Performance monitoring, theoretically at least, is all about being able to detect and diagnose an IT problem in the hopes that having that information at hand will enable IT teams to more quickly resolve the problem. While that's a noble goal, it's not nearly as helpful as being able to predict when an issue is going to arise -- long before it happens.
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To achieve that goal, many IT organizations have been investing in predictive monitoring tools through which they can monitor and analyze various elements of the IT environment in a way that enables an IT team to intervene before any potential issue turns into a full-scale disruption in service.
The challenge, of course, is figuring out first what to measure and then how to do it. To make predictive monitoring really work, IT organizations need to have a keen understanding of the relationship between all the elements of the IT environment. This is especially important when it comes to understanding the cascading impact an issue with any given component may have on the rest of the IT environment.
To make predictive monitoring really work, IT organizations need to have a keen understanding of the relationship between all the elements of the IT environment.
Then, IT organizations need to figure out when to actually collect the data that informs the analytics. Collecting the same data at the same time every day is only going to expose an issue that occurs regularly at that moment. To be effective, predictive monitoring tools need to randomly collect data at multiple times to create a baseline against which the analytics can be accurately applied. It requires a deep understanding of the IT environment to know what to measure when. But once that's achieved, the return on that investment in terms of reducing IT operational costs is nothing less than profound.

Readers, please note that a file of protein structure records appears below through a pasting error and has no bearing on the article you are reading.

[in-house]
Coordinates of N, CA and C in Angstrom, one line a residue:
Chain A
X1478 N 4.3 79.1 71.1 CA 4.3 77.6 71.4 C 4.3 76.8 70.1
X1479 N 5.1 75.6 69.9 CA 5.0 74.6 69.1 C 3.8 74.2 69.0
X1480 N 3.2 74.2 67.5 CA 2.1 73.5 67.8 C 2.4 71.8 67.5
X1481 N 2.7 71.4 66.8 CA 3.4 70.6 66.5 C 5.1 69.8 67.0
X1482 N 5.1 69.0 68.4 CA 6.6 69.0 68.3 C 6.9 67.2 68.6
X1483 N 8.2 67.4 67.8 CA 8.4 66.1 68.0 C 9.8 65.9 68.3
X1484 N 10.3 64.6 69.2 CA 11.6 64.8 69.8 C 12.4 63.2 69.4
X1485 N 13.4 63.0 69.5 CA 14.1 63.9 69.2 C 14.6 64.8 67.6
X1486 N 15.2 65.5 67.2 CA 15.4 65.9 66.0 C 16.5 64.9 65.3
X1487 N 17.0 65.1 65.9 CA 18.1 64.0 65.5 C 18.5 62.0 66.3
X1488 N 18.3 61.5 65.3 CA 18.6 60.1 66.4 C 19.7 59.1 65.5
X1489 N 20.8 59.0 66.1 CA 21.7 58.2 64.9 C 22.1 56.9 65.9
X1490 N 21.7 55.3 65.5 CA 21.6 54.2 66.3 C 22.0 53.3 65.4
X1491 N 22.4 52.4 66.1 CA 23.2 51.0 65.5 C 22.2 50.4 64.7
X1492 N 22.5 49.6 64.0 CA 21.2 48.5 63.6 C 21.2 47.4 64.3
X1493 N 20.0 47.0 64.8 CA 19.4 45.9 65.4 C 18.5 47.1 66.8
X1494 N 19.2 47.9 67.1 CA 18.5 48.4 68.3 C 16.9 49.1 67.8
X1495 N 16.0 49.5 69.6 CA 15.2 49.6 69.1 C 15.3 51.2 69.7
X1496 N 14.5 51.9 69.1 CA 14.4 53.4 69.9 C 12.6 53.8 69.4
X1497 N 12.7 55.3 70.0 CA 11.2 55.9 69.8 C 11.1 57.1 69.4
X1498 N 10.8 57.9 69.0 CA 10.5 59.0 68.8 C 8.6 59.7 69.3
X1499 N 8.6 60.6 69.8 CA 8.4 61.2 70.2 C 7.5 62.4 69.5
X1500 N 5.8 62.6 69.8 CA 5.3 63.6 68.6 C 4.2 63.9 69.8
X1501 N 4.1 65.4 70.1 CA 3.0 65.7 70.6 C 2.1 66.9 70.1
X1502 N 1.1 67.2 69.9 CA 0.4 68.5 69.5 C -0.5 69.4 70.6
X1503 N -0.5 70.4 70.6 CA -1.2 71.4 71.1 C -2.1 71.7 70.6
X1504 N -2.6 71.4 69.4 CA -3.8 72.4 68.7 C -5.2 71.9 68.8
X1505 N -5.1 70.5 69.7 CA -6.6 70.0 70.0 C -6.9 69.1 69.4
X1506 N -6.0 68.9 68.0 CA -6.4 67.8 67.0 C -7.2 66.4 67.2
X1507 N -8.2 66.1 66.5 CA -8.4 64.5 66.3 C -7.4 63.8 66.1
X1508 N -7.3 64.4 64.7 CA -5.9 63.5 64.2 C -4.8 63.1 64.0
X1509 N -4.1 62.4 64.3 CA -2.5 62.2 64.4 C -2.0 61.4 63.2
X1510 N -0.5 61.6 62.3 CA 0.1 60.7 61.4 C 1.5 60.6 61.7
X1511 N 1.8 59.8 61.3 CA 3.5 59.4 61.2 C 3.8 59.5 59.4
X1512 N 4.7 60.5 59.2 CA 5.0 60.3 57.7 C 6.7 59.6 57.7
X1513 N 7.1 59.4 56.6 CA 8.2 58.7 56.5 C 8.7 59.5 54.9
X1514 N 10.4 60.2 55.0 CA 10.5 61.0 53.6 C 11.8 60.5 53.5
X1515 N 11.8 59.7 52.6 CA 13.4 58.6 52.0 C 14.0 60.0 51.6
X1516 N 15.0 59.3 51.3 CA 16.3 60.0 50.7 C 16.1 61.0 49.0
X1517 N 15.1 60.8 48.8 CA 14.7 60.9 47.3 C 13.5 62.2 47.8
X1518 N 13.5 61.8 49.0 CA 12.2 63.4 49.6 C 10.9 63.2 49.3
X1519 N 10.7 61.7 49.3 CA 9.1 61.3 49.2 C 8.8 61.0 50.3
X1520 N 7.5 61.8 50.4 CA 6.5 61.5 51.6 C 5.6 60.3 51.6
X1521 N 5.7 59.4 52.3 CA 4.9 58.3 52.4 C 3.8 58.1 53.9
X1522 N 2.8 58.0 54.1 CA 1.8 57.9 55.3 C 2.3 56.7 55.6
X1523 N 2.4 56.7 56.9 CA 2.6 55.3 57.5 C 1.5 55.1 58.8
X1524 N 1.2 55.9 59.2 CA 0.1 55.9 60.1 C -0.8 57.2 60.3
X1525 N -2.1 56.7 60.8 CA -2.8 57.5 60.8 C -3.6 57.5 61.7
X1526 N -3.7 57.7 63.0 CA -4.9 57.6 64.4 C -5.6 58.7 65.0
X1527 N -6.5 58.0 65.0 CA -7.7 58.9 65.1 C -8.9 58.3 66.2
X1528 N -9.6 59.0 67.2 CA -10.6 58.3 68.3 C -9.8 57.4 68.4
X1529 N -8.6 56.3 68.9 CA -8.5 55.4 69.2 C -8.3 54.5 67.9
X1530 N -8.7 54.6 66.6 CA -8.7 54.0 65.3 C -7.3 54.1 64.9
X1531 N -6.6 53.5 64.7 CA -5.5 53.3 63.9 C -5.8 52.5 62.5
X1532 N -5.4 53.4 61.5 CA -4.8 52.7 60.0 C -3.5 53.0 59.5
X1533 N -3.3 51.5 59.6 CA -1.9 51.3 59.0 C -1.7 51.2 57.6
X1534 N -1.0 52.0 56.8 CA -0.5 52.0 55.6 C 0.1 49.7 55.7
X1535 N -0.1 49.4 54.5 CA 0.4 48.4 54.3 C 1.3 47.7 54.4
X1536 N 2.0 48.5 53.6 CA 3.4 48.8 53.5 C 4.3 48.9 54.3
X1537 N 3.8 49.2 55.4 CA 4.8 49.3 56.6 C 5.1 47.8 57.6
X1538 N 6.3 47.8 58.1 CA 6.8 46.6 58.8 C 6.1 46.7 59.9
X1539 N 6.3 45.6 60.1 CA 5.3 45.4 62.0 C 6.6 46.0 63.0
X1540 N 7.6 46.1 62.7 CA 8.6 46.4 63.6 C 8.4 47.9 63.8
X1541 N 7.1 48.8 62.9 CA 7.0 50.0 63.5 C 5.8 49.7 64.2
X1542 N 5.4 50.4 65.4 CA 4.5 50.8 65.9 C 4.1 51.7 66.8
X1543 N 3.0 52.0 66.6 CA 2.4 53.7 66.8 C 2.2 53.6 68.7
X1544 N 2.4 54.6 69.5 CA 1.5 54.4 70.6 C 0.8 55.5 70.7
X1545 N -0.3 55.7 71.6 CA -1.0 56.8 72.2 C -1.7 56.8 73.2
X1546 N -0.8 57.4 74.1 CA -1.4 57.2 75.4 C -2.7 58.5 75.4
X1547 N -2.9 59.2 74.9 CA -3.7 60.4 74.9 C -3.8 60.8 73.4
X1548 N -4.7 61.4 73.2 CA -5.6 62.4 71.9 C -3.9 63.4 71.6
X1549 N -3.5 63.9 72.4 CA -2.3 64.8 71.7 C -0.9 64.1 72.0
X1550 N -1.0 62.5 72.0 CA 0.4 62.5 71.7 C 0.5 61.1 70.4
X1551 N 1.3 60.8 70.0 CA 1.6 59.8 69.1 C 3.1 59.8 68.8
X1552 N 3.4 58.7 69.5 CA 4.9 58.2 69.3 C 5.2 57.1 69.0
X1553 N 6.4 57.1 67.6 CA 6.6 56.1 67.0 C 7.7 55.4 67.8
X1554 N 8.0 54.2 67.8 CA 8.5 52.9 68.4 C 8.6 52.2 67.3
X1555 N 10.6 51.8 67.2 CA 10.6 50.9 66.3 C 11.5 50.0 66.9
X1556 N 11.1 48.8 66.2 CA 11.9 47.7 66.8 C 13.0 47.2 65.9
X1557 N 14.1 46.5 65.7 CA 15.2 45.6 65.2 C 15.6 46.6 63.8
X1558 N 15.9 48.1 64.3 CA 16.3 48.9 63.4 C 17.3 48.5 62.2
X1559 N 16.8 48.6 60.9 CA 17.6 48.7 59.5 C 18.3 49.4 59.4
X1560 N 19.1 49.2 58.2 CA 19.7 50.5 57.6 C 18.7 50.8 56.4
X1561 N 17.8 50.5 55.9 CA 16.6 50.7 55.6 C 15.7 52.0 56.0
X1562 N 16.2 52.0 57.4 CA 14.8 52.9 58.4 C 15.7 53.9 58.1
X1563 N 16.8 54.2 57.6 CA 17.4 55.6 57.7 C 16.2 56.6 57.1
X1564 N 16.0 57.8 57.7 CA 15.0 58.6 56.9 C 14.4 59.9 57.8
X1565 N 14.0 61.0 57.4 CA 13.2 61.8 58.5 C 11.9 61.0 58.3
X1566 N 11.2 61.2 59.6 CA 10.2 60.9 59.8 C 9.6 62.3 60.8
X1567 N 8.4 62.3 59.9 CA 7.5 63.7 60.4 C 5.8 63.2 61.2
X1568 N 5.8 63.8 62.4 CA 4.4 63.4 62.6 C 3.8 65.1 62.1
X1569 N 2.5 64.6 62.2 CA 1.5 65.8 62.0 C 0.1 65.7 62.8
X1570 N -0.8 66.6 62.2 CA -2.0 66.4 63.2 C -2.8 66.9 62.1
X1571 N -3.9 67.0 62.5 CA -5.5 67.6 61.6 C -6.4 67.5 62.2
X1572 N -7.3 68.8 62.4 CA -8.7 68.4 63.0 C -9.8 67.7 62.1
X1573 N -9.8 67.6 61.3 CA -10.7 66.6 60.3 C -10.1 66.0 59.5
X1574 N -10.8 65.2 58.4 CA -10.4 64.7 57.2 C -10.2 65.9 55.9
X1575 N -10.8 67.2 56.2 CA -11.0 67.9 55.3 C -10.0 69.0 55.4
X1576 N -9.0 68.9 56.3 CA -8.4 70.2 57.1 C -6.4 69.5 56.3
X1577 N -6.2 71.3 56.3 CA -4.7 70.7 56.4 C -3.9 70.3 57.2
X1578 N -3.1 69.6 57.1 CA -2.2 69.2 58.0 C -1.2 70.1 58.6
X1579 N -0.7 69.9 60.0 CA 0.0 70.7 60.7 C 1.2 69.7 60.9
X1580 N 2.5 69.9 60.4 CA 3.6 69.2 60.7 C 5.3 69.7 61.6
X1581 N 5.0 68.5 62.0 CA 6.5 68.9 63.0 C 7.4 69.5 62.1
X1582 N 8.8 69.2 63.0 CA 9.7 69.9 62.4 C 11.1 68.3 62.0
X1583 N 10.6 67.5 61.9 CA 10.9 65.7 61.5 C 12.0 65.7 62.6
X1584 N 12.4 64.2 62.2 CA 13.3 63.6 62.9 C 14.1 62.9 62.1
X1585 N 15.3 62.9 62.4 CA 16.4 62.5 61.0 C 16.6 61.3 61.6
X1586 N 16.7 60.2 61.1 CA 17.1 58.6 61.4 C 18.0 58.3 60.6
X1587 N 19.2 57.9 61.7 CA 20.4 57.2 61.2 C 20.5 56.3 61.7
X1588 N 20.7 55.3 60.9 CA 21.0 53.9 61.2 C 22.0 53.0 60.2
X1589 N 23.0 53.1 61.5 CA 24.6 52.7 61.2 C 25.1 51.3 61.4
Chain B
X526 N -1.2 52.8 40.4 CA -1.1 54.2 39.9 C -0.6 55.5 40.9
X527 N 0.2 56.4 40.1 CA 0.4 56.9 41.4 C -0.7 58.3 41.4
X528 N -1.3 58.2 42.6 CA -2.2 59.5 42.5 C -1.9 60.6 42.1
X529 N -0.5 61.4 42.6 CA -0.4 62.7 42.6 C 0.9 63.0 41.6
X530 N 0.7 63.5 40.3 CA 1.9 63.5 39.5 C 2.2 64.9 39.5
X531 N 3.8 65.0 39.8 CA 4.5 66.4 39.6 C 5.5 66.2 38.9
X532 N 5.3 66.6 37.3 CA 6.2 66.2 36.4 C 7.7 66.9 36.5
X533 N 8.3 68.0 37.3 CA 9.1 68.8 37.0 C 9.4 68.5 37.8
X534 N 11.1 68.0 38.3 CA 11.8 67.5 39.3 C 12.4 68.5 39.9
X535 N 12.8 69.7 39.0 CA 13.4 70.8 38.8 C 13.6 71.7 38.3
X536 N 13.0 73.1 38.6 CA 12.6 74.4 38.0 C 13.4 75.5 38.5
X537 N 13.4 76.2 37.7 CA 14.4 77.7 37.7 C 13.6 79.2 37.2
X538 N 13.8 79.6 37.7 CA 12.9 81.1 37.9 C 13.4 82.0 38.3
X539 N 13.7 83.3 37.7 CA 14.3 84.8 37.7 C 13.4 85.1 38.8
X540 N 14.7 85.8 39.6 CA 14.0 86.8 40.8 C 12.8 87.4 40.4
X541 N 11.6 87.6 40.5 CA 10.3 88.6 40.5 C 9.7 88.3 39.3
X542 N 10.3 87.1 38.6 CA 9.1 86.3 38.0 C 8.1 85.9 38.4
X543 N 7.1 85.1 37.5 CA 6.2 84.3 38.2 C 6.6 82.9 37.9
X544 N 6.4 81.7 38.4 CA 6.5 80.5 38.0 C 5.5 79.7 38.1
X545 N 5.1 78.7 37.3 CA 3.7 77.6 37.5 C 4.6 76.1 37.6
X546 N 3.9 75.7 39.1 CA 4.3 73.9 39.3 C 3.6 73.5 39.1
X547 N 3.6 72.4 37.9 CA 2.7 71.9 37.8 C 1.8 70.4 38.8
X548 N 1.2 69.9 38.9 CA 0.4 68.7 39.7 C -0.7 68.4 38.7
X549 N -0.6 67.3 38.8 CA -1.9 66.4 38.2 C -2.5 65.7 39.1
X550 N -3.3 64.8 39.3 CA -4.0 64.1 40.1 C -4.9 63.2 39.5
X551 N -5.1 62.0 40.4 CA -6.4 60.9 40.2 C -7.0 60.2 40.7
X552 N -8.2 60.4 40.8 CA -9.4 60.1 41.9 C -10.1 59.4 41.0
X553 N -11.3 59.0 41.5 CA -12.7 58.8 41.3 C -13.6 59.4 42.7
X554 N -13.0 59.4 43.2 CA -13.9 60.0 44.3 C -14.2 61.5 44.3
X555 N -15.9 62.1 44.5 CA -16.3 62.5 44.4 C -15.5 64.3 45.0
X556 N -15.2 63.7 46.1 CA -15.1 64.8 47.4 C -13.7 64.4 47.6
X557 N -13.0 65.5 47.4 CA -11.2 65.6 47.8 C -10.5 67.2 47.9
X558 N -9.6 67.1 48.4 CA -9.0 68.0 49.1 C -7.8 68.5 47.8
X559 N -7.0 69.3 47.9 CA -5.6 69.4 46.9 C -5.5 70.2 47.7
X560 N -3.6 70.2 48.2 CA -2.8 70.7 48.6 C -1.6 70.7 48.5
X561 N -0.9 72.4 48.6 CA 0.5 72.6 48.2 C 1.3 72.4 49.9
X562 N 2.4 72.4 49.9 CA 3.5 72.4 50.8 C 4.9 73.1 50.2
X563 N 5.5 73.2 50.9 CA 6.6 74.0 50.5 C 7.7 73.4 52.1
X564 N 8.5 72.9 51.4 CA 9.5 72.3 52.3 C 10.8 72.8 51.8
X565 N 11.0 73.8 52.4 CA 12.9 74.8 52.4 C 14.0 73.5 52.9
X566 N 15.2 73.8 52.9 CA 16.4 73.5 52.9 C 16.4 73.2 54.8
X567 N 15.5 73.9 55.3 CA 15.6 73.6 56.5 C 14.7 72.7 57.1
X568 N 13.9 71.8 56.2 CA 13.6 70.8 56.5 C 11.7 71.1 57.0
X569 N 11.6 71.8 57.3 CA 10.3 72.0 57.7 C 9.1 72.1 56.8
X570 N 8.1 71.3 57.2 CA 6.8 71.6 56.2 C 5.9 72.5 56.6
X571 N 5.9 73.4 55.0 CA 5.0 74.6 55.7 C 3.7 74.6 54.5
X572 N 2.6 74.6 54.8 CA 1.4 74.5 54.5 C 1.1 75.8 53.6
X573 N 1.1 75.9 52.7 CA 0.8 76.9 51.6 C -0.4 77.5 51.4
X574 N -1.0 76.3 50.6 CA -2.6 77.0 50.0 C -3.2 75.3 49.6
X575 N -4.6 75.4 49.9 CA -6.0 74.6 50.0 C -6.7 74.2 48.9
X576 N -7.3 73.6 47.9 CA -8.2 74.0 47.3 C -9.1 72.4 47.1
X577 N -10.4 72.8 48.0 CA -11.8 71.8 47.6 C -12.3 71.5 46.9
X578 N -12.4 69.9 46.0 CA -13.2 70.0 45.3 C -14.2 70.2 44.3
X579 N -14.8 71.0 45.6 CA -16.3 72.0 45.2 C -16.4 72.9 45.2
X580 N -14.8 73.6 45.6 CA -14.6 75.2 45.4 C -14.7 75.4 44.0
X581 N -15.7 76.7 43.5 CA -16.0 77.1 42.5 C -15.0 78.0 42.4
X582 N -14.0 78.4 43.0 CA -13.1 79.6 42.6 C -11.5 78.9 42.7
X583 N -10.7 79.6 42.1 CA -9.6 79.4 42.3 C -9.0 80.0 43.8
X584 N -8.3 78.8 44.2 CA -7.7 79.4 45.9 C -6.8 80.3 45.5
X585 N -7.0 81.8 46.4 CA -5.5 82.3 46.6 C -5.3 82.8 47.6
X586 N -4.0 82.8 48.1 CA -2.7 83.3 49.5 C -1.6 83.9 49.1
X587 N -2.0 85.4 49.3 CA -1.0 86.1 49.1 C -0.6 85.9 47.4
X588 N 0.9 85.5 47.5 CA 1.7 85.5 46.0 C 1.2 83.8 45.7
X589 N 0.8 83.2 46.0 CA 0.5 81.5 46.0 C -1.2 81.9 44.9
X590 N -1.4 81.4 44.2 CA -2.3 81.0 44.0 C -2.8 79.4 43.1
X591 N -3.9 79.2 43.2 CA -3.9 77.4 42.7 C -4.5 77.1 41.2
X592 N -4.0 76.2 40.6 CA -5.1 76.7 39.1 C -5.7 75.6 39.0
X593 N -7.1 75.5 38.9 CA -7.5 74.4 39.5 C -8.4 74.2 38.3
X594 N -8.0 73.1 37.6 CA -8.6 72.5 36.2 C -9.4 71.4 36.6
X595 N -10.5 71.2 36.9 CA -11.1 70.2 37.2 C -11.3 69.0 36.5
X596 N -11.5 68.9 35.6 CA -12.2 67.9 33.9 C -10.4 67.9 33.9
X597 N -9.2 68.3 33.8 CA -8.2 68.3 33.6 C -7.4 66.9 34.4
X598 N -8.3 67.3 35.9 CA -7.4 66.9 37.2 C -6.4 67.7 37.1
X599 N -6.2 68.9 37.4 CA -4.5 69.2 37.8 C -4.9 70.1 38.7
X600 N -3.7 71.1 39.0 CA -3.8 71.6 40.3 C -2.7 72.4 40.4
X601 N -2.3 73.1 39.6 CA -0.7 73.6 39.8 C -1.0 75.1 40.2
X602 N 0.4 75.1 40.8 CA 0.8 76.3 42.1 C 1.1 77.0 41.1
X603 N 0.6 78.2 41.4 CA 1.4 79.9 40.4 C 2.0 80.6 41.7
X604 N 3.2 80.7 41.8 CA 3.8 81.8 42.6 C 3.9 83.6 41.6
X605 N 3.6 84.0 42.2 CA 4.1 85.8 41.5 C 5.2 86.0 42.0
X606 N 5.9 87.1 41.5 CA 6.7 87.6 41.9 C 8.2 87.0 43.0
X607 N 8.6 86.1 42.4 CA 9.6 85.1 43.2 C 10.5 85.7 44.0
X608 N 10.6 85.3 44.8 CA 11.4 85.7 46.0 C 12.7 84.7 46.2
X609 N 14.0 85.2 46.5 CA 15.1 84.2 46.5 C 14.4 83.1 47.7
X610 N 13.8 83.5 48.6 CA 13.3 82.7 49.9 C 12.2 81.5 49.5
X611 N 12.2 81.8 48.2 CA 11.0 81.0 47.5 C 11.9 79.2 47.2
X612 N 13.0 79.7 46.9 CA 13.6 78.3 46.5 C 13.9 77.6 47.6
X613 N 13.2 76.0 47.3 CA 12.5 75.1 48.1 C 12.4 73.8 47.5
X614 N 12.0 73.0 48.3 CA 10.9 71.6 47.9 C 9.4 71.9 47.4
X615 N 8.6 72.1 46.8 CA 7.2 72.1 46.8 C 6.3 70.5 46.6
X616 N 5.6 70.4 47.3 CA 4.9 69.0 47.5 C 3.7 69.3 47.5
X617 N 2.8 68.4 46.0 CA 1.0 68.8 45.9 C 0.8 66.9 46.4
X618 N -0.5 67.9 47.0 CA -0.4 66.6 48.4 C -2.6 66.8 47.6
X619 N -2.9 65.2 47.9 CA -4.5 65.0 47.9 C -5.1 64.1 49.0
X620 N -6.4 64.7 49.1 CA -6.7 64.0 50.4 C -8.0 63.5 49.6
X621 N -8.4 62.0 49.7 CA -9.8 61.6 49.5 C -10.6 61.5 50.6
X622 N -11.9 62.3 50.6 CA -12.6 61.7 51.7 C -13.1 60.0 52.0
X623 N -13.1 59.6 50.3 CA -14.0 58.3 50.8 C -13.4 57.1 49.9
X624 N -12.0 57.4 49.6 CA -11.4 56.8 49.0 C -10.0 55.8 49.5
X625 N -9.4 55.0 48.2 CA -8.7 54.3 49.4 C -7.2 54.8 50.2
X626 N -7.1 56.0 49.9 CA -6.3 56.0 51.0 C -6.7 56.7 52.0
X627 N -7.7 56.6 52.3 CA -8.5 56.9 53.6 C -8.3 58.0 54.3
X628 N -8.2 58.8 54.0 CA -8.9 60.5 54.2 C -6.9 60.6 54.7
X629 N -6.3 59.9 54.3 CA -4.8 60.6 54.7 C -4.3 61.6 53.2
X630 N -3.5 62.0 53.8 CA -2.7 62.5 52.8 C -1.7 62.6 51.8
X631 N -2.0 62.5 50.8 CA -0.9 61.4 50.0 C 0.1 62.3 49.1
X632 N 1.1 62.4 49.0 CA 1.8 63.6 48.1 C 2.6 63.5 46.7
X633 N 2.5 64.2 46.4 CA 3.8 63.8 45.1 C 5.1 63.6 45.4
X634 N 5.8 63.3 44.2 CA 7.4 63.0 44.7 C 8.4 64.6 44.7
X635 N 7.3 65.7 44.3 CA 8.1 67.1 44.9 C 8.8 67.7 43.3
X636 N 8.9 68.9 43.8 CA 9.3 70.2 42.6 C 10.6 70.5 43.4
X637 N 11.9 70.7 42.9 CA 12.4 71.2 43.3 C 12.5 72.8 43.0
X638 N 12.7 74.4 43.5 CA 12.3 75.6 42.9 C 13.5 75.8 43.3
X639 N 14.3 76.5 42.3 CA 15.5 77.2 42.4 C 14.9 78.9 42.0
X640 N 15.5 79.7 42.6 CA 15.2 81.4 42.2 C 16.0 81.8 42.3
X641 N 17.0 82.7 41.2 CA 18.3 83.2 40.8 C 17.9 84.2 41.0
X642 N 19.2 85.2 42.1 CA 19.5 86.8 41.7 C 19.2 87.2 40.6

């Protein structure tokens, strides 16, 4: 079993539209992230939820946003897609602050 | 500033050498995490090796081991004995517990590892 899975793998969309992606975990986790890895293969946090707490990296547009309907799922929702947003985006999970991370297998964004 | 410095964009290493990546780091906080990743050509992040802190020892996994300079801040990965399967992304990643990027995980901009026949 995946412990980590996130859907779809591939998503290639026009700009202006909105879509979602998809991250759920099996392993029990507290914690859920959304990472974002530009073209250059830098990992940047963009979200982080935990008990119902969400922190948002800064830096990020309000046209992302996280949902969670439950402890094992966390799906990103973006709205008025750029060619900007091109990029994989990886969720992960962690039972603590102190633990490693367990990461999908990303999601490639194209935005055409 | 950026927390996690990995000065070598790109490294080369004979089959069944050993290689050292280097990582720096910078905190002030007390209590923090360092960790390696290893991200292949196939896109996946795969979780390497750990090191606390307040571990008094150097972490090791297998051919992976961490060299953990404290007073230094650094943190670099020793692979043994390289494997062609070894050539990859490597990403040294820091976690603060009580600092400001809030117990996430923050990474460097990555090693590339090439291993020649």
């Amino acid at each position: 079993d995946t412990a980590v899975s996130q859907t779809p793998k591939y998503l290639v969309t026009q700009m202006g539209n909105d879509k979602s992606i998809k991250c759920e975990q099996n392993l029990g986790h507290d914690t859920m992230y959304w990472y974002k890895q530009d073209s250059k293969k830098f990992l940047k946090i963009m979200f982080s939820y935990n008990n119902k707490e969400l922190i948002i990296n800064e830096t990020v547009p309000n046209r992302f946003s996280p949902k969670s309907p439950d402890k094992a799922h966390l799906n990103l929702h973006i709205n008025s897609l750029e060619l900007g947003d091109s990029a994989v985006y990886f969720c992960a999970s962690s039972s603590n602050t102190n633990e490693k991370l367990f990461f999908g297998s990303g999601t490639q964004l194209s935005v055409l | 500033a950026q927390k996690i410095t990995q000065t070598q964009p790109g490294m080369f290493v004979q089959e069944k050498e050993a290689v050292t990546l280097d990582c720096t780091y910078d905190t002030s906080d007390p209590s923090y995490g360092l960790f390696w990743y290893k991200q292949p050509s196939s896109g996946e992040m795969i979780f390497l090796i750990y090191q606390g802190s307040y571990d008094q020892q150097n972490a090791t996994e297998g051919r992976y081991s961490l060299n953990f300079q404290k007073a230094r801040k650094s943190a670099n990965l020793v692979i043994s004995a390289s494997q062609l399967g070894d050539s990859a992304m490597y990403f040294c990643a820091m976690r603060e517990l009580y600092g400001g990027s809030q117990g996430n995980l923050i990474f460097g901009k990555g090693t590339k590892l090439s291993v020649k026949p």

In the not-too-distant future, machine learning algorithms will make it much simpler to employ predictive monitoring tools more effectively. Armed with a steady stream of data provided by both the IT infrastructure and the applications running on them, predictive monitoring tools will soon be making quantum leaps in terms of being able to accurately predict instances where and when one issue or another is about to disrupt an IT service.
In the meantime, the typical pattern -- where an IT organization spends most of their time chasing down alarms generated by performance monitoring tools -- is coming to an end. The trouble with those tools, of course, is that the signal-to-noise ratio is too high. The end result is an IT environment full of sound and fury that signifies nothing. Before anyone realizes it, there is a major IT disruption -- not because IT wasn't informed, but because "alarm fatigue" from using multiple performance monitoring tools has slowly blinded them from the building problem before the disruption occurred.
There will never be a perfect IT environment. Hardware will inevitably fail, and application code generated by humans will always be prone to errors. But the standard practice -- where IT teams responsible for various infrastructure and application silos inside the organization regularly come together to prove they are not responsible for one problem or another -- will soon be a thing of the past. In its place will be a weekly report, automatically produced, that lists all of the issues that, thanks to timely intervention, never became a major service issue in the first place.
What performance monitoring tools does your organization use? Let us know.